A Syrian refugee family in Winnipeg is worried about their loved ones back home after the U.S. missile strikes in Syria, and fear the situation is only going to get worse.
Safaa, who doesn't want her last name used out of concern for her relatives still in the war-torn country, said through a translator that she is against the U.S. taking military action in Syria, one of a number of countries taking a role in what she says are internal matters.
"It's the Syrian people who have to make the decisions for their country, it shouldn't come from the outside," she said.
The recent chemical weapons attack in her home city of Idlib that left scores of people dead was horrifying, but Safaa said the conflict is far from over. The U.S. attack was in response to the chemical attack on Idlib.
"Our tragedy didn't start yesterday, it's been there for years and years and it just keeps going and going, and it's getting worse," she said.
"It's not even about my family or my parents or my relatives, it's about my country. Everyone there is suffering, we are worried about everyone."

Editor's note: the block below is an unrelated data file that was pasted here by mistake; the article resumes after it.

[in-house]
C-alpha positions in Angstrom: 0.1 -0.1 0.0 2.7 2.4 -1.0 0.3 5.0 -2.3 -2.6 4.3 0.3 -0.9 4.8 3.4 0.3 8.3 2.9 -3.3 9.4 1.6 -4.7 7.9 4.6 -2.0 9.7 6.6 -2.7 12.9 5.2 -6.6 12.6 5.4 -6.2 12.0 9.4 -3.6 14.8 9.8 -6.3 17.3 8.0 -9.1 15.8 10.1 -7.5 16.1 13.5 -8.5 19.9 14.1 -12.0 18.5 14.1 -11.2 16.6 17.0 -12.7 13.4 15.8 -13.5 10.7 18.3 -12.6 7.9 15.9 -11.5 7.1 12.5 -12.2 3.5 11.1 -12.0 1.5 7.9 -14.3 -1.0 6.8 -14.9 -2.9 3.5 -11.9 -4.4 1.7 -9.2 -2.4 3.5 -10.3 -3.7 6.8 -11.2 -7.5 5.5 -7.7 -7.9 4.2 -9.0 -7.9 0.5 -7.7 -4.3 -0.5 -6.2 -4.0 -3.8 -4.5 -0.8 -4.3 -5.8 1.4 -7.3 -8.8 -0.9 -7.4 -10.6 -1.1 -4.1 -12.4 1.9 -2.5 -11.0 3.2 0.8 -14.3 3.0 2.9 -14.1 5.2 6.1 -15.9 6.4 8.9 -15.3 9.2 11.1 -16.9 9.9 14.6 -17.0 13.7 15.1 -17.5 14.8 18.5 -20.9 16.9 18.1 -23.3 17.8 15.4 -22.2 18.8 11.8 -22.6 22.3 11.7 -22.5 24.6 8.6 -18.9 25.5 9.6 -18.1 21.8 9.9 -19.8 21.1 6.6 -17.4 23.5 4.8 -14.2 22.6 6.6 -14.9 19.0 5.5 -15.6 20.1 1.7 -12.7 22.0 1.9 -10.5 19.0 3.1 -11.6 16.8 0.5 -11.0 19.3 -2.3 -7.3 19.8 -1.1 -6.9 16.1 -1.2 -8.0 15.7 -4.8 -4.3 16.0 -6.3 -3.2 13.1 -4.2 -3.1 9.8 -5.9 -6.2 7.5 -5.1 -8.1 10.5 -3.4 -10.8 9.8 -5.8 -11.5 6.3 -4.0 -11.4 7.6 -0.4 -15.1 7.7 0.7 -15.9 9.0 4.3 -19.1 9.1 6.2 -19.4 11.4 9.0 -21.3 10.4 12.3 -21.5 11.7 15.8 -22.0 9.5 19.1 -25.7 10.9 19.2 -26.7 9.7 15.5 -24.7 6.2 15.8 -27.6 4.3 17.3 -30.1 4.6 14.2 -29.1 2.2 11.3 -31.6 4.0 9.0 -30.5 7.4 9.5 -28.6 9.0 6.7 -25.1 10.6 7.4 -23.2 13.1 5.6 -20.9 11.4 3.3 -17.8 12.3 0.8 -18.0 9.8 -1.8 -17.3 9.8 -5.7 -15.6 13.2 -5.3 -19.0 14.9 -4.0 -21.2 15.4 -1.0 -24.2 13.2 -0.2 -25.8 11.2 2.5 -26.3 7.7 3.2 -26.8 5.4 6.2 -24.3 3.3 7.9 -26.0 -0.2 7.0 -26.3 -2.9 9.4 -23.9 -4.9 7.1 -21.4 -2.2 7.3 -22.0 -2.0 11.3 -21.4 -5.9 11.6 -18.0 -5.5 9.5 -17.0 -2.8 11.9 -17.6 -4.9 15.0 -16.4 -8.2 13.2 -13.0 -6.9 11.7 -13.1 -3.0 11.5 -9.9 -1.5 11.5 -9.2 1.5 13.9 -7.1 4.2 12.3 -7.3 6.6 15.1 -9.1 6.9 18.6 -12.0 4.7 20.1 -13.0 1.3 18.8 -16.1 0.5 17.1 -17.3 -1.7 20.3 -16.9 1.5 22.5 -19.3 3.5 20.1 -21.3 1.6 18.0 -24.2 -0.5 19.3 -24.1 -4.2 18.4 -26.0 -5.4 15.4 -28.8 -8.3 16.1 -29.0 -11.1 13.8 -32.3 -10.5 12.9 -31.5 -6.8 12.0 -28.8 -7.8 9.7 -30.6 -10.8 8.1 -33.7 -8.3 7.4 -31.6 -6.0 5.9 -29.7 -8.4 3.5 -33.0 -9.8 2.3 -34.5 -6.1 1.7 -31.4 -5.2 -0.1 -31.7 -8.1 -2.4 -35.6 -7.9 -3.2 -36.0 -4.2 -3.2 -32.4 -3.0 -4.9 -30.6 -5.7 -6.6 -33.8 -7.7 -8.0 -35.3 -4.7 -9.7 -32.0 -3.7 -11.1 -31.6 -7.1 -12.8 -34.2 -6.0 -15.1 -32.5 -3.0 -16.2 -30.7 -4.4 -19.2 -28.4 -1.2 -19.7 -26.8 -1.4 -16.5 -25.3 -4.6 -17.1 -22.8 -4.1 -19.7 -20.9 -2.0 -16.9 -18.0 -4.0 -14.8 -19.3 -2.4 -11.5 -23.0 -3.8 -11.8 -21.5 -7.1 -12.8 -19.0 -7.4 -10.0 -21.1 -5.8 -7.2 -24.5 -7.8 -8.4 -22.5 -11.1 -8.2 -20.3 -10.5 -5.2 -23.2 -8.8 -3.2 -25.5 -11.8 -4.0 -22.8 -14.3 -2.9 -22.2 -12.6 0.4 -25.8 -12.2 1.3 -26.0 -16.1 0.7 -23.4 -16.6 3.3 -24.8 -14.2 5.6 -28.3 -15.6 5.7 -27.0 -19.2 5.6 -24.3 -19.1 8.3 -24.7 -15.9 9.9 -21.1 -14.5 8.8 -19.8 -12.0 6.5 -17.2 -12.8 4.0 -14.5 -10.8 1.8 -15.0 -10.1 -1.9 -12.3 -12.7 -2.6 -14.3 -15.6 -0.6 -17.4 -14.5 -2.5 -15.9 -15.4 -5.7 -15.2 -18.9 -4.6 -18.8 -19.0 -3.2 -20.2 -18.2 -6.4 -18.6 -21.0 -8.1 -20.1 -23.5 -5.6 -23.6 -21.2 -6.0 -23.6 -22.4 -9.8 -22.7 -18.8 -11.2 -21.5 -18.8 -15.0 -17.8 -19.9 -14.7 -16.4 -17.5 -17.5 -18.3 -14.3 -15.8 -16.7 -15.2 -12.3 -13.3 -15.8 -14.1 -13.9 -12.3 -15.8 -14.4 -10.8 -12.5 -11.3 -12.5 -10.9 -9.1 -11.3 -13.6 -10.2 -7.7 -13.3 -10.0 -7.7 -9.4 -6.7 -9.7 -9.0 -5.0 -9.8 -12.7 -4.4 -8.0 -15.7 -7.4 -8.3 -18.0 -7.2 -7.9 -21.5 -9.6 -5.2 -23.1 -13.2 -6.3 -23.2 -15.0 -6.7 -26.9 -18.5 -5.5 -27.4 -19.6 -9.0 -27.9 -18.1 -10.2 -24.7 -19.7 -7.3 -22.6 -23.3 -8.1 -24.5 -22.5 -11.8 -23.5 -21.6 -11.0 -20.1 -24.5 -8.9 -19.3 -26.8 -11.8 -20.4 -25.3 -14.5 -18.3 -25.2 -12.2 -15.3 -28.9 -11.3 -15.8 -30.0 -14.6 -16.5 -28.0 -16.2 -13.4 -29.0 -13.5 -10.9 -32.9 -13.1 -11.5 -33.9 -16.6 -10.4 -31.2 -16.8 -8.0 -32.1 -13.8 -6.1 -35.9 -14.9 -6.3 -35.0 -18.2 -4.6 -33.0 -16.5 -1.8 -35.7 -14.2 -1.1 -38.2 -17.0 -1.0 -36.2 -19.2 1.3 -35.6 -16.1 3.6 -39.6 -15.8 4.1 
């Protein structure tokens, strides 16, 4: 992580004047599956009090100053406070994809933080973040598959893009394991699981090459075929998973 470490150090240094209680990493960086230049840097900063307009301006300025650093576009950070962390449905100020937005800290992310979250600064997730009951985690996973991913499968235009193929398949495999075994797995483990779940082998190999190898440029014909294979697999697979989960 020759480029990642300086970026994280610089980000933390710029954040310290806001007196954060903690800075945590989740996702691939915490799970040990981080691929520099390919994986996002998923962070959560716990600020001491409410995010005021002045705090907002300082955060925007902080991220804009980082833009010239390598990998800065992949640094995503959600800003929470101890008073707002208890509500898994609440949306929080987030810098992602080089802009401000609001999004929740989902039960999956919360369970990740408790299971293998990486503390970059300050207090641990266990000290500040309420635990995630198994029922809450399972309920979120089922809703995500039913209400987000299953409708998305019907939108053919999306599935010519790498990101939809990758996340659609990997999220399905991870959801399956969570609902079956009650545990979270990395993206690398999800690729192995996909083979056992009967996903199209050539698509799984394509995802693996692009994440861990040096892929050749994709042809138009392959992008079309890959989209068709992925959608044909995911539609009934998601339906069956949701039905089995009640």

Safaa arrived in Winnipeg with her niece and two nephews last March as government-sponsored refugees.
Home bombed, sister killed
Her niece Maryam suffered burns to 80 per cent of her body, after a bomb landed on her home in Idlib back in 2015.
Maryam was 11 years old at the time and remembers very little about what happened that day.
"I woke up in the hospital and I was screaming, I wanted my dad and my mom."
Maryam lost her six-year-old sister in the blast.
"In Syria I get in the bomb, like me and my sister, and my sister died," Maryam said.
Maryam has learned some basic English and is trying to move on with her new life in Winnipeg.
In Canada, friends and operations
"I have lots of friends now," she said.
But it's been a difficult adjustment because she misses her sister and her parents who were left behind in Syria.
"This has been hard, no mom, no dad, no grandparents, just me and my auntie," she said.
Maryam has had two surgeries on her arms since the bombings, one in Turkey and one in Canada, with more to come.
She still wears bandages on her arms and she's nervous about having more operations, but she's just glad to be living in a safe country.
"I like it here in Canada, I like people, nice people in Canada."
Safaa said she is trying to limit the amount of time her niece spends on their home computer watching news out of Syria, for fear she will be traumatized all over again.
Safaa, too, is grateful to Canadians for taking in refugees like herself.
"I really appreciate what Canada has been doing for me, it's a wonderful place to be, and I want to say a big thank you to the government."